Re: Virtual Machines: Newbie / novice questions
On Thursday, May 18, 2017 09:35:48 AM Mark Fletcher wrote:
> This is the most unbelievable overkill. Windows VMs work just fine in
> VirtualBox. When it comes to backup, I have my backup scripts check the
> machines are down and if they are, include the virtual disks in the main
> system backup, and if not, skip them for that night. There is no
> Windows-level backup, it's all done at the host level.
> For this to work it has to be OK to down the Windows machines in order
> to back them up,otherwise you risk Windows deciding to do a pointless
> disk write in the middle of your backup and invalidate it. That isn't a
> problem for me; if it were, I would either schedule a maintenance window
> and back them up then, or look into Windows-level backup solutions
> (which _still_ have no need for the nuclear-warhead-to-slice-a-banana
> approach described above).
> Restore is smooth, and no license issues -- the Windows machine never
> knows anything happened.
I'd like to understand your answer a little better, in particular, why you
have no issues with Windows licensing.
As background, I remember when (although I'm pretty sure I had already
switched to LInux), Microsoft started the policy of making it difficult to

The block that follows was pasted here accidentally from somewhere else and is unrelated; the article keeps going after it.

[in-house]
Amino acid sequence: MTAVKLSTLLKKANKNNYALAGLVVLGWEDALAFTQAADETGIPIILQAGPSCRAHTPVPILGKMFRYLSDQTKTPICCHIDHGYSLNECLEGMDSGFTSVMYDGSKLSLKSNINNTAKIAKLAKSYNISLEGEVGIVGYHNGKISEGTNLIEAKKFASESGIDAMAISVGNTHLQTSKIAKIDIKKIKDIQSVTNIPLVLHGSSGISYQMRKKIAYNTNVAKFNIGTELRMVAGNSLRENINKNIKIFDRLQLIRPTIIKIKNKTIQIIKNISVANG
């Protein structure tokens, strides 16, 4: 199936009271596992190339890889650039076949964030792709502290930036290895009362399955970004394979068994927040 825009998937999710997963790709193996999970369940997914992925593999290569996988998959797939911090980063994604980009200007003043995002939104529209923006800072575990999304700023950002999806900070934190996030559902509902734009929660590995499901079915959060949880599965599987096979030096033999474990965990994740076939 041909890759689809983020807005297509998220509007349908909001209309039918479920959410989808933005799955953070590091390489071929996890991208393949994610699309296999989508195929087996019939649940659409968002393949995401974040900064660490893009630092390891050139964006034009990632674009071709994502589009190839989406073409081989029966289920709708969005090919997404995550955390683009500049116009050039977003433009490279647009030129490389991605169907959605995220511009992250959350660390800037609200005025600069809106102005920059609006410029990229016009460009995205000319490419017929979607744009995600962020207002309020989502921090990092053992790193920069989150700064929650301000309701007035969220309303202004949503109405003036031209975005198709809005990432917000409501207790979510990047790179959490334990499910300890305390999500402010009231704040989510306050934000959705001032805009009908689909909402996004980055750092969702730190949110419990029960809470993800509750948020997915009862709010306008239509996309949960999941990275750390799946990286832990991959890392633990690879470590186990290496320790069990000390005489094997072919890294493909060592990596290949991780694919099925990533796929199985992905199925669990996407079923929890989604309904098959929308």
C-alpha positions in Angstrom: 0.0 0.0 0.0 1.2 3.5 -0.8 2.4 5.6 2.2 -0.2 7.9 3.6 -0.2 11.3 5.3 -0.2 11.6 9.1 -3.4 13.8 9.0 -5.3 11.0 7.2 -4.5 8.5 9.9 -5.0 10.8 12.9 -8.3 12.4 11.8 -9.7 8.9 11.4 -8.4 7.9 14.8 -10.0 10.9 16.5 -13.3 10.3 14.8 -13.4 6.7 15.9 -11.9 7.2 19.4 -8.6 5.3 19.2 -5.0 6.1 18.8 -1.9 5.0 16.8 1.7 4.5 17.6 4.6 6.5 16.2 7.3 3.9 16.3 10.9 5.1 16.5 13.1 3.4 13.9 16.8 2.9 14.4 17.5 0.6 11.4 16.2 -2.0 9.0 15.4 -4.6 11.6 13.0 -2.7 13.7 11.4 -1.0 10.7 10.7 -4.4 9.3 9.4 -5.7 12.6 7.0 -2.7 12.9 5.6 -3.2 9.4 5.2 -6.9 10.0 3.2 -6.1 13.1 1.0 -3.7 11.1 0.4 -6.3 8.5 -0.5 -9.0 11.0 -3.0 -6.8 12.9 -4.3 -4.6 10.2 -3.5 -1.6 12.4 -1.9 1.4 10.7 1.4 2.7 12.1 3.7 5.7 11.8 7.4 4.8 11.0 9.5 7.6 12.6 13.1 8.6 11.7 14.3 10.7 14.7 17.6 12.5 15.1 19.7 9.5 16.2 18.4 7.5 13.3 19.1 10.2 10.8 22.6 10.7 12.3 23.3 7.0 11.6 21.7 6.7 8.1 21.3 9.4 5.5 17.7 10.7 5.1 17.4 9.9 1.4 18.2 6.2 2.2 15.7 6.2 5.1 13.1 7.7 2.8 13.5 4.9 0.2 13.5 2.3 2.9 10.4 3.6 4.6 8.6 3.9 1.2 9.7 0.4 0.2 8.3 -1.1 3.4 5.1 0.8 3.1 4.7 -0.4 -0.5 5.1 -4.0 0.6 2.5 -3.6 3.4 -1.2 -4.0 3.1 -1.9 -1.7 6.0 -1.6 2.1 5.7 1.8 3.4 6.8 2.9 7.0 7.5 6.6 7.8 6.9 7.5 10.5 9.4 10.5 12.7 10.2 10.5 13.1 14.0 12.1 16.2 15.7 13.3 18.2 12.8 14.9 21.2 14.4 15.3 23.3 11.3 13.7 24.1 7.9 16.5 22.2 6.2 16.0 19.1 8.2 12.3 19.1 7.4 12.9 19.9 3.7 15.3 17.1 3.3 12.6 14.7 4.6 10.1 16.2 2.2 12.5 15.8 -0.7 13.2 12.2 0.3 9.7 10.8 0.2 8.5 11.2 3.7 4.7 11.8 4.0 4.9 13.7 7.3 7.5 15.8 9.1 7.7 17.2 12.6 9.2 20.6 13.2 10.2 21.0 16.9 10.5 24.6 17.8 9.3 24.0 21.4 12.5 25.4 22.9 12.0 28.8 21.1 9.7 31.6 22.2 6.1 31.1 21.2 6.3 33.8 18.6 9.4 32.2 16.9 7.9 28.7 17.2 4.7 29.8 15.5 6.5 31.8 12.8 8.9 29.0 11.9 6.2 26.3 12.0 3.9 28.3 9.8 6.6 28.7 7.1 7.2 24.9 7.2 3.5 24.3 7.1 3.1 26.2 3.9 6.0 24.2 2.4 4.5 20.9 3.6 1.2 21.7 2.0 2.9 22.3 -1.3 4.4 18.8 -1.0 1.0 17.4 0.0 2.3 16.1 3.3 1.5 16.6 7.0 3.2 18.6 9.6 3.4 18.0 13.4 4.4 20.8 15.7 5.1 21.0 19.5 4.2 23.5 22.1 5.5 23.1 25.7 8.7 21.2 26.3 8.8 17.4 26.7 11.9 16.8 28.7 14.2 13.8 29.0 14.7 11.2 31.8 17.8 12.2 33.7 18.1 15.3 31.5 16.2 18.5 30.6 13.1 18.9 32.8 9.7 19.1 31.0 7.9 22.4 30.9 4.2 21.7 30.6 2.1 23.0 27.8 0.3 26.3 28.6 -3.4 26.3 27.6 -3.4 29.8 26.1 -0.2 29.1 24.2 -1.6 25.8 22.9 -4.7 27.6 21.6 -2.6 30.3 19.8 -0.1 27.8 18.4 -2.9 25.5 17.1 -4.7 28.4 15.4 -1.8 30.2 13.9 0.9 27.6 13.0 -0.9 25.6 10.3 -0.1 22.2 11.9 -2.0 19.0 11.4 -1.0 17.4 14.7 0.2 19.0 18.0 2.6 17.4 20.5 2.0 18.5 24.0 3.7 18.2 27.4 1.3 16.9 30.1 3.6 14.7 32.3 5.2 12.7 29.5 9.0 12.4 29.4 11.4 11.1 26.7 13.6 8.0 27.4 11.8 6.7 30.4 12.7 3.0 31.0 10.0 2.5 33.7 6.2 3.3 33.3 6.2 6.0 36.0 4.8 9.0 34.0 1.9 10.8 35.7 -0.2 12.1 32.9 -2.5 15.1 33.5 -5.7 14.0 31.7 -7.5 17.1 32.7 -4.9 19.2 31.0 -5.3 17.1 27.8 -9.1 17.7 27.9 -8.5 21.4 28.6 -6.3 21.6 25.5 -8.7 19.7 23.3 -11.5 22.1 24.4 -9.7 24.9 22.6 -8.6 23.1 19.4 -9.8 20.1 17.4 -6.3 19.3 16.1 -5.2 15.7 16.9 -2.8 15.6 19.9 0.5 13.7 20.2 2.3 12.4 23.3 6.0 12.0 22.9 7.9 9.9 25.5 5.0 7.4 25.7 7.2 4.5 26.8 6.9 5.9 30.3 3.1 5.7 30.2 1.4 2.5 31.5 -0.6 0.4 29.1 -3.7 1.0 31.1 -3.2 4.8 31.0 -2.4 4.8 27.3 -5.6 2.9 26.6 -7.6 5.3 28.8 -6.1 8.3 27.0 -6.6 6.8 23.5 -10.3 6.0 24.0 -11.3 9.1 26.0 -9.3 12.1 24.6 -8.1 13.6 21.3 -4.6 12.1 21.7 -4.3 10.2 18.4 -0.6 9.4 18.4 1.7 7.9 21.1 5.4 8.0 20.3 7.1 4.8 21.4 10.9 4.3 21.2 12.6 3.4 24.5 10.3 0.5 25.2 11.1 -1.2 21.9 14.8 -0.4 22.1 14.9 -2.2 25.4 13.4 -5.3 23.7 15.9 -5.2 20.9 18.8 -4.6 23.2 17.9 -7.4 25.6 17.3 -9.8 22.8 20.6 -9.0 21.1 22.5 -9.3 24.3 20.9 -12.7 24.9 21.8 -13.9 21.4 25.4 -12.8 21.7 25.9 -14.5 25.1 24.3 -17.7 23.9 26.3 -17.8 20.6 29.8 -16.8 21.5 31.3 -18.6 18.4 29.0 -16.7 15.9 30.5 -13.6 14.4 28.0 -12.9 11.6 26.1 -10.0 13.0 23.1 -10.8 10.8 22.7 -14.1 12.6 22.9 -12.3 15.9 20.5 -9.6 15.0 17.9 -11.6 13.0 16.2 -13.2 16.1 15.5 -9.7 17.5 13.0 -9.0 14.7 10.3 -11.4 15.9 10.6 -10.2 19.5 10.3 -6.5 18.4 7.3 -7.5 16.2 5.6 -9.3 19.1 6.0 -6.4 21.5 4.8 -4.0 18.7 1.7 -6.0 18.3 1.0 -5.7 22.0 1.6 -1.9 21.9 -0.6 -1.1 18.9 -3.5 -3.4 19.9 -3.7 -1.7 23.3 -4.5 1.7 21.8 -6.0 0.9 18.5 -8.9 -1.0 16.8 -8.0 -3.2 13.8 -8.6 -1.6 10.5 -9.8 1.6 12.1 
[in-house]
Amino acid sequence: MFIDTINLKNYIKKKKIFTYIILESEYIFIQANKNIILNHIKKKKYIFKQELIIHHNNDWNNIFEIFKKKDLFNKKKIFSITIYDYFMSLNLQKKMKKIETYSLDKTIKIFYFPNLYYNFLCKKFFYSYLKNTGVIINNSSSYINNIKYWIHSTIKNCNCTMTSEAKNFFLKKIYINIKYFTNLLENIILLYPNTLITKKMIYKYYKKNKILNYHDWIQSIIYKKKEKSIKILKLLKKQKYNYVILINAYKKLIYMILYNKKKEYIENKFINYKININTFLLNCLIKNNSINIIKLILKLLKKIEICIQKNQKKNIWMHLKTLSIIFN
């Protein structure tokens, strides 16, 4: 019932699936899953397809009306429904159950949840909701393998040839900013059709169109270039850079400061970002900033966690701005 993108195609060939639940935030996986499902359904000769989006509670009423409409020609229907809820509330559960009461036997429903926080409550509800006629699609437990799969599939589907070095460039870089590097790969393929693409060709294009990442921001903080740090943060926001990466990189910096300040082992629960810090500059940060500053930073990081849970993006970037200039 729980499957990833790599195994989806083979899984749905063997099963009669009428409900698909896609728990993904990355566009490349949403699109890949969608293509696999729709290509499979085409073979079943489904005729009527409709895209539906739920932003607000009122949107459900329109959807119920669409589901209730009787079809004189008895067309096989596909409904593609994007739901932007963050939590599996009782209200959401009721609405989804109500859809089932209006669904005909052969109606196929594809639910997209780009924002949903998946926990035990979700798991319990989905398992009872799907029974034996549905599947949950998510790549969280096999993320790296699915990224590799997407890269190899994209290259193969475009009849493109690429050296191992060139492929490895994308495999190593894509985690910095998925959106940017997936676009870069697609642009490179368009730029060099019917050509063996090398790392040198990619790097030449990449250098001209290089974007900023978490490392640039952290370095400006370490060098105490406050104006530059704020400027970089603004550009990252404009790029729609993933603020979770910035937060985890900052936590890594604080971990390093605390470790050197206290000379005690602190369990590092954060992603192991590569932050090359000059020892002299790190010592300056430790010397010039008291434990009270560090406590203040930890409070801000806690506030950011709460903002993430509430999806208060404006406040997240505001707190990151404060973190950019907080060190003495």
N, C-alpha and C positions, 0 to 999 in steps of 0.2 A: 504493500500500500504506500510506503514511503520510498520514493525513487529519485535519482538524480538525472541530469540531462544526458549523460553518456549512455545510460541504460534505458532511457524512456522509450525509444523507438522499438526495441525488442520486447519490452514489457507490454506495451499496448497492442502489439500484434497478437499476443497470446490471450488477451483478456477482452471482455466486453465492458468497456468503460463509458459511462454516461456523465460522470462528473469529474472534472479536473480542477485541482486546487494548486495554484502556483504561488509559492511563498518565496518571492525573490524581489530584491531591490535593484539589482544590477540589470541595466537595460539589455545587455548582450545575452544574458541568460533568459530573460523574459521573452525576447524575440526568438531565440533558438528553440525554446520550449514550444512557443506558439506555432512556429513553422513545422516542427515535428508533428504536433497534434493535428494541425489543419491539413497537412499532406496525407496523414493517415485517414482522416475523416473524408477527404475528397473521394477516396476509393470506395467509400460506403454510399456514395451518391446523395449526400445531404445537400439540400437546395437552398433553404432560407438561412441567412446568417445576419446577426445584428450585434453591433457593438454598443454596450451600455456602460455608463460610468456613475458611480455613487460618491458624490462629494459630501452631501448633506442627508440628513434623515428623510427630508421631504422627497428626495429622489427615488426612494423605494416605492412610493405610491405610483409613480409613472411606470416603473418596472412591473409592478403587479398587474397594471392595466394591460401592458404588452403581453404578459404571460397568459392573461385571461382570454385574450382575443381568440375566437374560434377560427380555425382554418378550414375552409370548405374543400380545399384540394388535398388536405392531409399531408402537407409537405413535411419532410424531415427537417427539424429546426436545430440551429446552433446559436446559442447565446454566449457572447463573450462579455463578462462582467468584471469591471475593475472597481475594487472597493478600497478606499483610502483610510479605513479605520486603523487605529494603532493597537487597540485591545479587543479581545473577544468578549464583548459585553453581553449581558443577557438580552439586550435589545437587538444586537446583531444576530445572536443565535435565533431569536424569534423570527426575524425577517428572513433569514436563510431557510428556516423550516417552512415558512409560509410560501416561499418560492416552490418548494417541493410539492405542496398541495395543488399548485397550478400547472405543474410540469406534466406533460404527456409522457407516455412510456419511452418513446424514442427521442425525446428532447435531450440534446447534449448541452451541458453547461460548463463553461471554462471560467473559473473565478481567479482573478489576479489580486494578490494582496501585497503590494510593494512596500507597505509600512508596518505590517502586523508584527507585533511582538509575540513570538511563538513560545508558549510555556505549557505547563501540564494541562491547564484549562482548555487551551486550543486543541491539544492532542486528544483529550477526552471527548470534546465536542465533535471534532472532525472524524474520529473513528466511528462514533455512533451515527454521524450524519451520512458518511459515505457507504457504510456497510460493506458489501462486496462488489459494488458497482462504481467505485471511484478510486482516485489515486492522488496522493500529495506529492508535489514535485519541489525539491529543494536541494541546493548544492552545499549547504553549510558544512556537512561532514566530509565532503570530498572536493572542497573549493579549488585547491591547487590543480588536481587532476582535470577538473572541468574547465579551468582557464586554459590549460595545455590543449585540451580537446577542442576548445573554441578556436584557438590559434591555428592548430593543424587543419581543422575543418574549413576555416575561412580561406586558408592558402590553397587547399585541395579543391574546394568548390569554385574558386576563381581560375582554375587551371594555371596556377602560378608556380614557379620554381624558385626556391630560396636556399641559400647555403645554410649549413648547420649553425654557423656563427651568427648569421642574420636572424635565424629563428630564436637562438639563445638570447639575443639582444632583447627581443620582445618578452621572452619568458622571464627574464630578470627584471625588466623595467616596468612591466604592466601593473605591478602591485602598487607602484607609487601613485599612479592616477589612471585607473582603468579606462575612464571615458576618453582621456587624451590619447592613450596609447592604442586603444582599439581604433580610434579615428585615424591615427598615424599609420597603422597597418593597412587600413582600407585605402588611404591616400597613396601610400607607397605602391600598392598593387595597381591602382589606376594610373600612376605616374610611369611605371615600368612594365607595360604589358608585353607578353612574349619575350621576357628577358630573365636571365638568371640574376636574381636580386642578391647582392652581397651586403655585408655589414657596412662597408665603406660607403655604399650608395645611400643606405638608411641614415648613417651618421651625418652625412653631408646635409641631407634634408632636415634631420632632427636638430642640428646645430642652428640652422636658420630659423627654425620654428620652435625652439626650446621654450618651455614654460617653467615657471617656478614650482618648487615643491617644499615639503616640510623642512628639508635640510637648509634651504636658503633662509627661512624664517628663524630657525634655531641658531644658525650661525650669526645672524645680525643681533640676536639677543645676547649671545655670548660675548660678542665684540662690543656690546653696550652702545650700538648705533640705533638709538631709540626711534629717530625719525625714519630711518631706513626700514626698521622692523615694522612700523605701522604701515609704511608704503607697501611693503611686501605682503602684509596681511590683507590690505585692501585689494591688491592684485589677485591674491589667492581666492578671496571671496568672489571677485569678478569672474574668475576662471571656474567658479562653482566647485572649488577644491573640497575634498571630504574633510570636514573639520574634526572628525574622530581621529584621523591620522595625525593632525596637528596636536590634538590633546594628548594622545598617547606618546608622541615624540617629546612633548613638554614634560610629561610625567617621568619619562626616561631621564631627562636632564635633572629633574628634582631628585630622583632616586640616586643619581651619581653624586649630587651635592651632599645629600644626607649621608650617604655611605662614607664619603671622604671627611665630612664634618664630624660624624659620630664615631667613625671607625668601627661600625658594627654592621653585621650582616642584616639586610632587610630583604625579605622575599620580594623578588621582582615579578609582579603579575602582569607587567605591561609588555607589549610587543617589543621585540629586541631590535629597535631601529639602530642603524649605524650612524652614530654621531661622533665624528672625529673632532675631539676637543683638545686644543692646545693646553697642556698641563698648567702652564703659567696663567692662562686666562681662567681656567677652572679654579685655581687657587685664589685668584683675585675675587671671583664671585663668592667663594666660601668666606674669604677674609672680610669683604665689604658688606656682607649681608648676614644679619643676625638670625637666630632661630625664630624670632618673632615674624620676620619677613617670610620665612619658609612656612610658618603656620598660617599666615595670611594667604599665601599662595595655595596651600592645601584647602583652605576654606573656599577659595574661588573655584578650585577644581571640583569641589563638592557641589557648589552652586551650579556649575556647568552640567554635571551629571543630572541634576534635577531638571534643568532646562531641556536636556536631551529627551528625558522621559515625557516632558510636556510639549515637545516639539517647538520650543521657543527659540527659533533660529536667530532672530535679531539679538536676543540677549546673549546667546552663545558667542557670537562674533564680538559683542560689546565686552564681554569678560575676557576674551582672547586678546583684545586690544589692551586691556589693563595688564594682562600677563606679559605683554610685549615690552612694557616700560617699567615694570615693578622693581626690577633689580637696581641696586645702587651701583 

upgrade a system without possibly buying a new Windows license. I never did
it (under that policy), but iir/uc, if you did certain upgrades to a system,
your Windows would stop working, and you'd have to call them to get some kind
of code or whatever, or, they might tell you that they consider that so much
of an upgrade that they'd insist you buy a new copy of Windows.
As to those certain things, I don't recall that either, but could include
things like disk, video card, processor and / or mother board upgrades.
So that is what I'm concerned about.
Maybe I should ask, how did you get Windows on the system you are discussing--
I mean, did you buy the machine with Windows on it, and then add Debian to it,
setting it up so that Debian is the host system for the VM system, and somehow
converted Windows to work in a VM?
Or maybe you obtained a system without Windows, then bought a license and
installed Windows in a VM? (I'm not sure there is any difference between this
scenario and the previous one as far as Windows is concerned.)
I guess in either case, have you made hardware upgrades that, perhaps in other
circumstances, might have "triggered" the need for upgrade permission (or a
new license) from Microsoft?
If so, did having Windows in a VM avoid that problem?
Oh, (on more careful reading) you're talking about a restore rather than a
hardware upgrade--hmm, I don't remember (maybe I never knew) whether a similar
Microsoft policy had to do with restores?
Or, am I totally confused??? (Well, I probably am, if not about this, lots of
other things ;-)